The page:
I was talking to the Master Blender of Glenmorangie Distillery, Rachel Barrie, last year at an event in Dublin. I mentioned the Irish Whiskey Society and our monthly themed tastings. She raved about a whiskey and cheese evening in Scotland she had recently enjoyed and strongly recommended we give it a go here.
My curiosity was piqued but I didn't know much about cheese so I went along to a Slow Food tasting of raw milk (ie unpasteurised) Irish cheeses a few months later. Now I've always liked cheese, but this was something else entirely. The textures and flavours were stunning, the skill and passion for quality of the artisans even more so. I was reminded of the years I spent drinking basic Jameson (a fine drink, don't get me wrong) without realising there was a whole world to discover behind the few bottles of whiskey on the pub shelf.
At this point, these two great Irish products were becoming associated in my mind. Cheese and whiskey may be made in other countries but the Irish versions can match the best anywhere. Both promise an endless journey of exploration and exciting tastes to be experienced. Both, if they are to be done well, depend on the accumulated experience of decades, and perhaps generations.
But do they work well together? I mentioned the idea of pairing the two to many people and the usual reaction was scepticism. You mean wine and cheese, right?
The Slow Food folk say that the food and drink that develop together in the same region tend to go well together, like German bratwurst and beer, for example. It's a very plausible theory, since the raw ingredients may well be the same, and they have both been shaped by the preferences of the same local population. They are probably consumed as part of the same meal too.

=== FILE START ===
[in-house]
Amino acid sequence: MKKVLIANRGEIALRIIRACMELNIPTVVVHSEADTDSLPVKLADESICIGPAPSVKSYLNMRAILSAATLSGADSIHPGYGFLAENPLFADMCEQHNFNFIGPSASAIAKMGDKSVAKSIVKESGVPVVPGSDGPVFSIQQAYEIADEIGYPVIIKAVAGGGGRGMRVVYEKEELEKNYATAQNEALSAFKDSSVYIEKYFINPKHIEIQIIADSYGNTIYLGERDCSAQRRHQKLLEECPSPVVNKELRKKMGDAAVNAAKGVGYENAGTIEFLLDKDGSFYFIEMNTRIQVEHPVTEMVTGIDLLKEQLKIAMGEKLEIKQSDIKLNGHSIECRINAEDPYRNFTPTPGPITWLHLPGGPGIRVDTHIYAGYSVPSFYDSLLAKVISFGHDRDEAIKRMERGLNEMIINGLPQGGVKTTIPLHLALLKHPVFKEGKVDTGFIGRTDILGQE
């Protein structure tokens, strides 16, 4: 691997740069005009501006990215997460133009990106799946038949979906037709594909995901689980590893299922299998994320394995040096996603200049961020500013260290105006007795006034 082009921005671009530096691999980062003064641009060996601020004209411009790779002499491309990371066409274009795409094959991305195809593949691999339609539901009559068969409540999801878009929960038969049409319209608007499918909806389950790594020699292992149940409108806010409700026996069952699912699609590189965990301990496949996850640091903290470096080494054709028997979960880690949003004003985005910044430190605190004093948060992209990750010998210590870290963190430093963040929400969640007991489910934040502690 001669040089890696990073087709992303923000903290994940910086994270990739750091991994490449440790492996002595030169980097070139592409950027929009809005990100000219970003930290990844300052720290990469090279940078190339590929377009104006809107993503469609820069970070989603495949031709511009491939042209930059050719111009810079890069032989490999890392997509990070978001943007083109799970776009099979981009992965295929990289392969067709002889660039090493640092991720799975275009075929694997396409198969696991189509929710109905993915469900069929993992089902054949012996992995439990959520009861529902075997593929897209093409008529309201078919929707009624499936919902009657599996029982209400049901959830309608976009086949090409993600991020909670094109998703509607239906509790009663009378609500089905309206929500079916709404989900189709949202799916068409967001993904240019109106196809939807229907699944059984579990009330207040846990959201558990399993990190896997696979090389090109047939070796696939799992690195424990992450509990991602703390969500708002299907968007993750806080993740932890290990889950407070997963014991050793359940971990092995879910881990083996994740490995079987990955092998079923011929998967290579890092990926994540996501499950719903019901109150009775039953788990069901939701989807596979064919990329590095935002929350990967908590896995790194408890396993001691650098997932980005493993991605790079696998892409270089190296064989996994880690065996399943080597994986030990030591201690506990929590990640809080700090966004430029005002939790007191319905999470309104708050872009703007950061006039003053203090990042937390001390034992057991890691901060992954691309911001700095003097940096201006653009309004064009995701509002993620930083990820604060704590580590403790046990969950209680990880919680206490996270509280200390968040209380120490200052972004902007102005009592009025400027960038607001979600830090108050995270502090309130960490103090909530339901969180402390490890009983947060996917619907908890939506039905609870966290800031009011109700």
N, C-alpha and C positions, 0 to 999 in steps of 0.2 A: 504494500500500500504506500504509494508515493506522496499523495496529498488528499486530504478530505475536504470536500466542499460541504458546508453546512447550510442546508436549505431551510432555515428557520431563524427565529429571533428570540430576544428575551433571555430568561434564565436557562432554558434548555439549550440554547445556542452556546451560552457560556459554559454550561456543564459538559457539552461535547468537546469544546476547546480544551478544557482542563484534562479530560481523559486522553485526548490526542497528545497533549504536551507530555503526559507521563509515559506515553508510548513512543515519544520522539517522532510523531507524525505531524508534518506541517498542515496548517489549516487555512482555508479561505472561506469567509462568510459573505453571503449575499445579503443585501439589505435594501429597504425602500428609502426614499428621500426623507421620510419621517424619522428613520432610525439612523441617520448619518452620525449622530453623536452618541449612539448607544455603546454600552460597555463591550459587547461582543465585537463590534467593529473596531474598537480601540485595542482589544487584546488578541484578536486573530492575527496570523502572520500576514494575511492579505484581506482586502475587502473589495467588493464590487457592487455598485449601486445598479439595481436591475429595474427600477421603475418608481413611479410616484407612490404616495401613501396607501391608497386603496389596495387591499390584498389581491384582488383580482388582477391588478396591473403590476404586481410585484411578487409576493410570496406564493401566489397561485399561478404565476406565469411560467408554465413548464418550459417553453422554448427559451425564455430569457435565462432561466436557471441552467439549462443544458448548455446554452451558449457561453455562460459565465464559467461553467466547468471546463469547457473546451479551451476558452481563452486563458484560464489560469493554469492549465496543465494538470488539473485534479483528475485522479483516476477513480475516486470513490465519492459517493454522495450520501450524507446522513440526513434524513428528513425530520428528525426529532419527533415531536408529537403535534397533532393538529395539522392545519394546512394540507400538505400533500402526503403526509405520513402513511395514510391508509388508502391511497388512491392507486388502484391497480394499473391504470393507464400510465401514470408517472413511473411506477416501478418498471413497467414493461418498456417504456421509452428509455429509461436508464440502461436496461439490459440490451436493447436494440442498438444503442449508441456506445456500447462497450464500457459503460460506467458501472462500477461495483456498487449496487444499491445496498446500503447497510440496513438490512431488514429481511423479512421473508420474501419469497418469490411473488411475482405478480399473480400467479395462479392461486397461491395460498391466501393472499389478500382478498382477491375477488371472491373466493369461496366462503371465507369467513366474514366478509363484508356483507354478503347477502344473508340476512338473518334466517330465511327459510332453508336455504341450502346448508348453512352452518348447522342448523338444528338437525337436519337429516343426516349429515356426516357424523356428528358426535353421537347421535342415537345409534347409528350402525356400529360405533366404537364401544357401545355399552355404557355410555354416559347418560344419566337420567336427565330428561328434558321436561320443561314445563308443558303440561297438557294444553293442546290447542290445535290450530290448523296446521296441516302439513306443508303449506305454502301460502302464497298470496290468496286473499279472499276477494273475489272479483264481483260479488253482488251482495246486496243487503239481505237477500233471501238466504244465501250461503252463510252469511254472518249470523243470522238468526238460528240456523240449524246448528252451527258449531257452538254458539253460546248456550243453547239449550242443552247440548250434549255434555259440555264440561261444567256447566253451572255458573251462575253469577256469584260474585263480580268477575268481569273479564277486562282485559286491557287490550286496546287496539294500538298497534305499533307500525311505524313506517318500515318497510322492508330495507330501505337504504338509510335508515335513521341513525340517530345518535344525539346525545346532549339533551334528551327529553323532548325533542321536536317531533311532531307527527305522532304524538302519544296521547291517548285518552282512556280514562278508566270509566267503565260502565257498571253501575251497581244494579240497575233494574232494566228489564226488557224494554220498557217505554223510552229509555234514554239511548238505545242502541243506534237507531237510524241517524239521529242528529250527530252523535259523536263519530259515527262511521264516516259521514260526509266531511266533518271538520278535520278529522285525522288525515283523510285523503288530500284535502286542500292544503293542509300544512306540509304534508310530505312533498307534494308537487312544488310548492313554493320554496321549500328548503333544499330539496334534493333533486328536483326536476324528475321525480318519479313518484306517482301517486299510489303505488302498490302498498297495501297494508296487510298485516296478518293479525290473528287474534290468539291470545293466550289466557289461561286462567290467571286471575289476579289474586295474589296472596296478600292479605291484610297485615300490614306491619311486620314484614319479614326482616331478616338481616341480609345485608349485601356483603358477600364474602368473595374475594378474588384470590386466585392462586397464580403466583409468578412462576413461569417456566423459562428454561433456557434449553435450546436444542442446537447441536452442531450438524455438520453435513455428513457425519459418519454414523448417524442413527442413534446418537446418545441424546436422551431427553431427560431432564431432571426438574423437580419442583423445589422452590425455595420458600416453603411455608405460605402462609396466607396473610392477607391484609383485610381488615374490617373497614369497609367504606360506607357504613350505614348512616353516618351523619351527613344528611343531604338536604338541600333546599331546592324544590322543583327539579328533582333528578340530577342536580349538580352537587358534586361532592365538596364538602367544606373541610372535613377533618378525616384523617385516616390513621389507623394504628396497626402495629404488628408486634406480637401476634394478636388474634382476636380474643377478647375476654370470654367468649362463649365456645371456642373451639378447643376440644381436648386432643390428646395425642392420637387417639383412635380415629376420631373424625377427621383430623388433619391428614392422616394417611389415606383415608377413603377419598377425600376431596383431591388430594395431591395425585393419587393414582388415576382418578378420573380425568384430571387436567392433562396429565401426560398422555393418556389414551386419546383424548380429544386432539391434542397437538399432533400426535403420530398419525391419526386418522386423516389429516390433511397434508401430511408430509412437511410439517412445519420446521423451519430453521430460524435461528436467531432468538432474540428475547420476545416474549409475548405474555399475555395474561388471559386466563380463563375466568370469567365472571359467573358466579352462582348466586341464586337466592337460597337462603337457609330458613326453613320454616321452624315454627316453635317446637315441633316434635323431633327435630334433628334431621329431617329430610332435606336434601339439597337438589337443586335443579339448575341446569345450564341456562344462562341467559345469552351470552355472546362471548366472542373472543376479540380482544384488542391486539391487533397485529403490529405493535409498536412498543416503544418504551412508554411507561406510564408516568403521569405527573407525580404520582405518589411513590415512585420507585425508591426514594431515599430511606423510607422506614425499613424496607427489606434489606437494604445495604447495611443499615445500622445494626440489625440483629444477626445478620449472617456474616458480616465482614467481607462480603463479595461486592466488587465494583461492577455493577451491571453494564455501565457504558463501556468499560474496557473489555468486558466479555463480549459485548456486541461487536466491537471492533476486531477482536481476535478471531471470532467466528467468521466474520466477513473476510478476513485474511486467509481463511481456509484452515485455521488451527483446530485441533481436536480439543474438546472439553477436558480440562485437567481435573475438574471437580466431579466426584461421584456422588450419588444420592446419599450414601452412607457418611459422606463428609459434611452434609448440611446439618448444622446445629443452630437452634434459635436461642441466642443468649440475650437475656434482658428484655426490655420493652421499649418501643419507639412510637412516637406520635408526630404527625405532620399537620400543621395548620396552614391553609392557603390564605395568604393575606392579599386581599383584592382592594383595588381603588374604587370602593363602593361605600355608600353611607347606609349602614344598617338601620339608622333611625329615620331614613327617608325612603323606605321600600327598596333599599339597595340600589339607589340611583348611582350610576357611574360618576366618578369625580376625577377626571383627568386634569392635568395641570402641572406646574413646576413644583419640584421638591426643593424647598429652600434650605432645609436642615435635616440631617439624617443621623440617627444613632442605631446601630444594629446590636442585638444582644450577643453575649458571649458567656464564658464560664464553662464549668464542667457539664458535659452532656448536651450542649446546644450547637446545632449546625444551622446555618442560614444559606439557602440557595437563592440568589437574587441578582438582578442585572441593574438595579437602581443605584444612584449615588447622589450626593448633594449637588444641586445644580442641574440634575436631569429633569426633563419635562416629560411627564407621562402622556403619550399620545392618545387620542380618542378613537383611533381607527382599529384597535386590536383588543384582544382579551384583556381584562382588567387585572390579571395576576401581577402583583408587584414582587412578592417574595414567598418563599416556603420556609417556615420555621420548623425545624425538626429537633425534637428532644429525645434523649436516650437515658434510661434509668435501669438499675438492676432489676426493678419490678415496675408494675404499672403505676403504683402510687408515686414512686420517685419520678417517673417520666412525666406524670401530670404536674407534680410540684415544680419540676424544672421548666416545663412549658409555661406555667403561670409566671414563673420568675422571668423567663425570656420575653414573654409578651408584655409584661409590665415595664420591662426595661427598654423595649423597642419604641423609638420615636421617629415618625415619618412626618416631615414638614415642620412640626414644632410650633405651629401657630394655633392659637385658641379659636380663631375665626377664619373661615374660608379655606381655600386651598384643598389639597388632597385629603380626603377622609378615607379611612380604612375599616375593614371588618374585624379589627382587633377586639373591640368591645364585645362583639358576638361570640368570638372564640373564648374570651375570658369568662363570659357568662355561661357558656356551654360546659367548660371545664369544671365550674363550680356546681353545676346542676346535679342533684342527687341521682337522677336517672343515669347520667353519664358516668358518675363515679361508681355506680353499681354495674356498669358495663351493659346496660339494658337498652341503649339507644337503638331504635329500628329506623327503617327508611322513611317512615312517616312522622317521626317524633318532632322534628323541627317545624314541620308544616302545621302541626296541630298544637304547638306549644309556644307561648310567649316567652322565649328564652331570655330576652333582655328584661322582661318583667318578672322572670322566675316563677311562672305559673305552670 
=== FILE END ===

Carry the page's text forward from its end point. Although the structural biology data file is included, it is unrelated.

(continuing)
I would have to admit, however, that we have no tradition in Ireland of consuming any kind of food alongside our whiskey, never mind cheese. There is the added inconvenient fact that cheesemaking really disappeared as an art in Ireland in the twentieth century, despite the continued strength of dairy farming. It has revived over the last few decades, often thanks to immigrants from Germany and elsewhere, but we just haven't had the chance to develop a culture of enjoying whiskey and cheese together.
Well, traditions have to start somewhere, and I think it's about time we started a new one. So, last Thursday, with the help of cheese experts from Fallon & Byrne, I gave my first presentation to the Irish Whiskey Society. I framed the evening as an experiment, with six Irish whiskeys paired with six Irish cheeses for the consideration of about 45 members and guests of the Irish Whiskey Society. I'll describe the pairings in the next article, but I think I can announce the experiment was a success. From this moment on, Irish whiskey and Irish cheese are officially a match!